First of all, what is dementia? It’s a syndrome associated with the ongoing decline of the brain.

Here’s the problem – 1 in 3 people over 65 will develop dementia and 2 in 3 people with dementia are women (NHS Choices > About Dementia). And it’s very costly (around $225 billion in America and expected to rise to $1.1 trillion by 2050 – just in the US) – Alzheimer’s Association > Facts and Figures. And there’s no cure.

Given all this depressing stuff – what can we do to prevent or delay it?

Taking a look at the Alzheimer’s Association website is pretty bleak. There are no treatments.

But here’s something rather interesting. Speaking two languages delayed dementia diagnosis by five years. Those speaking three languages were diagnosed 6.4 years later. Those fluent in four languages had nine years of healthy cognition. This is not saying that learning extra languages masked dementia. Being multilingual provides a “cognitive reserve” that delays the onset of dementia. Why is this not being promoted more by Alzheimer and Dementia organisations? Note that other “brain training” games do next to nothing. And the “critical period hypothesis” (which states that you can only learn languages in your childhood) is just plain rubbish. See Delaying Onset of Dementia: Are Two Languages Enough? from the National Institutes of Health.

So, I’m aiming to be fluent in five languages. Here are the four languages I aim to learn (in addition to English):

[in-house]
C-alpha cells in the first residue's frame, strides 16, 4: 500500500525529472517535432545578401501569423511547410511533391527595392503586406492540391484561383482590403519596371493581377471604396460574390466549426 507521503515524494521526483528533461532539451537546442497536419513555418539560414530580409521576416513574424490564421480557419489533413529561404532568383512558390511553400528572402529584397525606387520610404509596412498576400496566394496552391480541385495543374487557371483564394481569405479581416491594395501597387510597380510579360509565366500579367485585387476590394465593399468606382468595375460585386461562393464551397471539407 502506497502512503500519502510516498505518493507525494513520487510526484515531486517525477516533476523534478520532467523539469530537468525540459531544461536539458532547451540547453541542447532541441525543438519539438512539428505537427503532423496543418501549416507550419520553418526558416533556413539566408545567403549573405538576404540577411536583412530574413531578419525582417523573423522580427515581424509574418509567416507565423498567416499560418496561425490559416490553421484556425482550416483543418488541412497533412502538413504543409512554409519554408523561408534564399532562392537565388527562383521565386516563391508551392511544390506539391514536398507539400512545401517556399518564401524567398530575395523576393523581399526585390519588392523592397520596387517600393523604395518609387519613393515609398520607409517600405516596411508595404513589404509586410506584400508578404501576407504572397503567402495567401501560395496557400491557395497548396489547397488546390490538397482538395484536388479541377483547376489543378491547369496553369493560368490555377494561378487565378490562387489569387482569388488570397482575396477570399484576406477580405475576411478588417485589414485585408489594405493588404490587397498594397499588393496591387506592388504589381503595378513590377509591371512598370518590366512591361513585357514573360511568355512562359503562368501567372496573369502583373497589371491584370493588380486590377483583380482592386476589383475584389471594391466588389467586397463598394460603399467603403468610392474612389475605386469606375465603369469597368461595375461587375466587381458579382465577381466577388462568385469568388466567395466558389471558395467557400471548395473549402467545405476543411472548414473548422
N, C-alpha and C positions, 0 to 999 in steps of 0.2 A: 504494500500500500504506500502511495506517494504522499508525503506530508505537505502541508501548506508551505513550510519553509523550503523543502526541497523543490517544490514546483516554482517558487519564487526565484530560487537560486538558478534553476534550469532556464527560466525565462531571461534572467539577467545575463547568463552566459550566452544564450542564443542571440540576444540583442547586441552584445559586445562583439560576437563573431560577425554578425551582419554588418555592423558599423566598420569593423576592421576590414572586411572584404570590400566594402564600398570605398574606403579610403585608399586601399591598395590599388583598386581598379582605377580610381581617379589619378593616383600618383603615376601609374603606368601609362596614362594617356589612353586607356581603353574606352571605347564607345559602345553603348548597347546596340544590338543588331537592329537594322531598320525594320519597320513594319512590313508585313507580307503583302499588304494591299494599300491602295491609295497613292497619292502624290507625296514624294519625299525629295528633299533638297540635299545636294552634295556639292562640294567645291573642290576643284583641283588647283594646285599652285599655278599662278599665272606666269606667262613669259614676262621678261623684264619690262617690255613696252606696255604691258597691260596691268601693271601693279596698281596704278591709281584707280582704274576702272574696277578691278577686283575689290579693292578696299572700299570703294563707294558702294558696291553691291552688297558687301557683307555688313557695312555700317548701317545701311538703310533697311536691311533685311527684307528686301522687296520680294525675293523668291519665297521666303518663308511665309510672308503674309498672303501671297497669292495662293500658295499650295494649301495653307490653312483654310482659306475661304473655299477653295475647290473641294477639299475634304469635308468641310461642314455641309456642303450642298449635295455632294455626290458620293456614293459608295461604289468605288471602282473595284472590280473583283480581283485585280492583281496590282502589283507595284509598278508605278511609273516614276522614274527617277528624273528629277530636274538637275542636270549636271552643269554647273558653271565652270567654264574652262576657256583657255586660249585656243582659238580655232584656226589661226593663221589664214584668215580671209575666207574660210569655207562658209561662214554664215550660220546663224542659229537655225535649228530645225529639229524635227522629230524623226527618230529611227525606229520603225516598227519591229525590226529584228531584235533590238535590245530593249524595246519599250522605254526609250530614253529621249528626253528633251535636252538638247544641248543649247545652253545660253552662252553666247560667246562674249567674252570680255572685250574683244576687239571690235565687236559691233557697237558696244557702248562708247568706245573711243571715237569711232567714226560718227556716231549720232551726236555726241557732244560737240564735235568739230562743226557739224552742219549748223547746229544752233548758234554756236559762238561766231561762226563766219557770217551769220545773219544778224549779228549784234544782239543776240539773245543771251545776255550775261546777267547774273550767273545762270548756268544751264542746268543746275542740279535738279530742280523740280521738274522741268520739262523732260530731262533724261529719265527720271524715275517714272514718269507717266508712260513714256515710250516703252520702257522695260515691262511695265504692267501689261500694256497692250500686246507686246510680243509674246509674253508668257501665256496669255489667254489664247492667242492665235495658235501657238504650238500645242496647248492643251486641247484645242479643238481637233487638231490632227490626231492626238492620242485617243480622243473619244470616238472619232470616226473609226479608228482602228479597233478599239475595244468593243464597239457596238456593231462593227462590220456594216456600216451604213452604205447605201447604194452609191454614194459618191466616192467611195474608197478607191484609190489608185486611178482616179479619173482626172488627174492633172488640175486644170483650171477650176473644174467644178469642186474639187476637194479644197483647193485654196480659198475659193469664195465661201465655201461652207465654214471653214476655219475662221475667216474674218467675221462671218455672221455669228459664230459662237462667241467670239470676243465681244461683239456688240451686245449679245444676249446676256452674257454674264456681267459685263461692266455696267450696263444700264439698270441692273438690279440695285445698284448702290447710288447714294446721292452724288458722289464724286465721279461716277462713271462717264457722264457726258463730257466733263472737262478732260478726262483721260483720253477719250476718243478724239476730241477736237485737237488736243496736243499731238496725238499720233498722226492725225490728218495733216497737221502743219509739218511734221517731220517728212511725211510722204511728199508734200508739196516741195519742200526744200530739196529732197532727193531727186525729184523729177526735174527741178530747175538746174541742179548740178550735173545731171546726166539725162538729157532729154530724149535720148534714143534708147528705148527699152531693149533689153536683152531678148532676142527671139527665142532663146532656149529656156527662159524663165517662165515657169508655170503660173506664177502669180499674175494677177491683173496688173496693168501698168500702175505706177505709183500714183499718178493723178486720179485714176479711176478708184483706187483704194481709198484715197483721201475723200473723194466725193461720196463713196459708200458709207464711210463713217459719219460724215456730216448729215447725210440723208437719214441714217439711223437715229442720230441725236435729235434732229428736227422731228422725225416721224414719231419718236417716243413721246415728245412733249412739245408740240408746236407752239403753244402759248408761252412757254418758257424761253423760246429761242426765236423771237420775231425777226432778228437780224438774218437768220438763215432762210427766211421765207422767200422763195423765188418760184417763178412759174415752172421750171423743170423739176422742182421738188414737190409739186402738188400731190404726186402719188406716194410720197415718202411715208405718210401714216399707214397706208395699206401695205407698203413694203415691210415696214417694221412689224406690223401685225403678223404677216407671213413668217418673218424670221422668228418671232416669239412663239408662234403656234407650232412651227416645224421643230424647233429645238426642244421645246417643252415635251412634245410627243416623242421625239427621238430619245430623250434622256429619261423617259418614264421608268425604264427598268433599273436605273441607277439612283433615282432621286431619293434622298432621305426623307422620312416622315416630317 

• Chinese (Mandarin)
  • Spanish
  • Pashto (the native tongue of my Dad)
  • French (I did this at school so already have the basics)

Want to learn another language? See BBC > How to learn 30 languages.

Yes, learning another language is hard. But take a look at this page for help on making the whole process of learning easier – Supercharge how you learn.

Paper statements

I recently had to go back to the UK and found I had a pile of paper correspondence.

Among them were various statements from one of my investment accounts.

I converted my accounts with the same bank (via a deliver-all online toggle switch) to online-only so I was surprised to still be receiving them.

I called and was told that due to legislation/regulations they have to deliver paper versions. I was shocked. Email has existed since 1971 although it would be fairer to say that it has existed as a mass medium since the mid nineties. To not be able to offer an online-only version means the legislation is around 20 years out of date. I asked them if they could change the address to an HSBC branch (e.g. 1, The Bin, HSBC, Tottenham Court Road) however they said it has to go to a personal residential address.

I was curious whether there were older forms of communication and it is certainly not the oldest – the papal message is delivered via coloured smoke up a chimney – however that’s due to tradition. Legislation that’s out of date is not down to tradition. I refuse to believe that the law-makers won’t change the law because they believe sending out the statements on paper is more “traditional”. The more plausible  answer is security. Either the law-makers believe that paper is more secure (it isn’t as various humans handle the paper envelopes on their physical route whereas email/web can be encrypted) or a critical part in the the bank delivery chain hasn’t been updated due to fear of a lack of security.

The more feasible is the latter. However the person on the call was adamant – paper delivery was because  legislation demanded it. I’d be interested to know of similarly ridiculous cases – where, due to archaic legislation, there is similar waste and expense.


What causes ageing?